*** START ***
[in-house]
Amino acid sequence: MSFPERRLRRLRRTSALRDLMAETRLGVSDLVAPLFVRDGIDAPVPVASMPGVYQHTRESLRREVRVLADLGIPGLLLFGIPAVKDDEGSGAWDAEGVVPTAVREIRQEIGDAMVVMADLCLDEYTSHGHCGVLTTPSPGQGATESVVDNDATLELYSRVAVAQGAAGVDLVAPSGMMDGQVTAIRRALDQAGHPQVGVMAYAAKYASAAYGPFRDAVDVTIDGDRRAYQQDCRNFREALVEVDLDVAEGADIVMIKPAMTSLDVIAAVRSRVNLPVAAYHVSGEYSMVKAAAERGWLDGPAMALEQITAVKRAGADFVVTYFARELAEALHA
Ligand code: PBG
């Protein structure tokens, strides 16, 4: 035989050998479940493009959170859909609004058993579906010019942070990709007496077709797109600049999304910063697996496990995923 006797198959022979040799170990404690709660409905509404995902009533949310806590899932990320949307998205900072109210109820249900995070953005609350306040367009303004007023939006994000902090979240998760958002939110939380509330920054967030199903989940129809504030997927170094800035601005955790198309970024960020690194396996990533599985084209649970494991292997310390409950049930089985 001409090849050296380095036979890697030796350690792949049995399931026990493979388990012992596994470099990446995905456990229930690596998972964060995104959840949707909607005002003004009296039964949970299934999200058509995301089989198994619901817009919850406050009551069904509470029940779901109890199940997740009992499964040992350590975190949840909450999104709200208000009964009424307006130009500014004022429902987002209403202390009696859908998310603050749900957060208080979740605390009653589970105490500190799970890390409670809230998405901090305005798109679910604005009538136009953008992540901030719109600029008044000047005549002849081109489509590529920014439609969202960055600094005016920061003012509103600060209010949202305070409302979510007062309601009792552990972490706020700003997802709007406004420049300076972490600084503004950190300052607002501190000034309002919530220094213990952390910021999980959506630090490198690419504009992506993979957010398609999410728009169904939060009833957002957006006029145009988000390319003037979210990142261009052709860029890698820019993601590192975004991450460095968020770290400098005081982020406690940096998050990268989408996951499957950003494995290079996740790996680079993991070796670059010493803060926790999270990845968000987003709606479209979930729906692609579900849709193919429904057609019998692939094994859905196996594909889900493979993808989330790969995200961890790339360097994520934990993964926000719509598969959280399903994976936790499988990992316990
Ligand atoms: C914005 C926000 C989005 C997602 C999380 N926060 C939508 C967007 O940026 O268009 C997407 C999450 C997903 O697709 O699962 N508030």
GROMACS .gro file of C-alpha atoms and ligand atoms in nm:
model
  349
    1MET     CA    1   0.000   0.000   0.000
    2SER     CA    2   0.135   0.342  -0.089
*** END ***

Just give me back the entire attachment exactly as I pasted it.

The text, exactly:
[in-house]
Amino acid sequence: MSFPERRLRRLRRTSALRDLMAETRLGVSDLVAPLFVRDGIDAPVPVASMPGVYQHTRESLRREVRVLADLGIPGLLLFGIPAVKDDEGSGAWDAEGVVPTAVREIRQEIGDAMVVMADLCLDEYTSHGHCGVLTTPSPGQGATESVVDNDATLELYSRVAVAQGAAGVDLVAPSGMMDGQVTAIRRALDQAGHPQVGVMAYAAKYASAAYGPFRDAVDVTIDGDRRAYQQDCRNFREALVEVDLDVAEGADIVMIKPAMTSLDVIAAVRSRVNLPVAAYHVSGEYSMVKAAAERGWLDGPAMALEQITAVKRAGADFVVTYFARELAEALHA
Ligand code: PBG
């Protein structure tokens, strides 16, 4: 035989050998479940493009959170859909609004058993579906010019942070990709007496077709797109600049999304910063697996496990995923 006797198959022979040799170990404690709660409905509404995902009533949310806590899932990320949307998205900072109210109820249900995070953005609350306040367009303004007023939006994000902090979240998760958002939110939380509330920054967030199903989940129809504030997927170094800035601005955790198309970024960020690194396996990533599985084209649970494991292997310390409950049930089985 001409090849050296380095036979890697030796350690792949049995399931026990493979388990012992596994470099990446995905456990229930690596998972964060995104959840949707909607005002003004009296039964949970299934999200058509995301089989198994619901817009919850406050009551069904509470029940779901109890199940997740009992499964040992350590975190949840909450999104709200208000009964009424307006130009500014004022429902987002209403202390009696859908998310603050749900957060208080979740605390009653589970105490500190799970890390409670809230998405901090305005798109679910604005009538136009953008992540901030719109600029008044000047005549002849081109489509590529920014439609969202960055600094005016920061003012509103600060209010949202305070409302979510007062309601009792552990972490706020700003997802709007406004420049300076972490600084503004950190300052607002501190000034309002919530220094213990952390910021999980959506630090490198690419504009992506993979957010398609999410728009169904939060009833957002957006006029145009988000390319003037979210990142261009052709860029890698820019993601590192975004991450460095968020770290400098005081982020406690940096998050990268989408996951499957950003494995290079996740790996680079993991070796670059010493803060926790999270990845968000987003709606479209979930729906692609579900849709193919429904057609019998692939094994859905196996594909889900493979993808989330790969995200961890790339360097994520934990993964926000719509598969959280399903994976936790499988990992316990
Ligand atoms: C914005 C926000 C989005 C997602 C999380 N926060 C939508 C967007 O940026 O268009 C997407 C999450 C997903 O697709 O699962 N508030």
GROMACS .gro file of C-alpha atoms and ligand atoms in nm:
model
  349
    1MET     CA    1   0.000   0.000   0.000
    2SER     CA    2   0.135   0.342  -0.089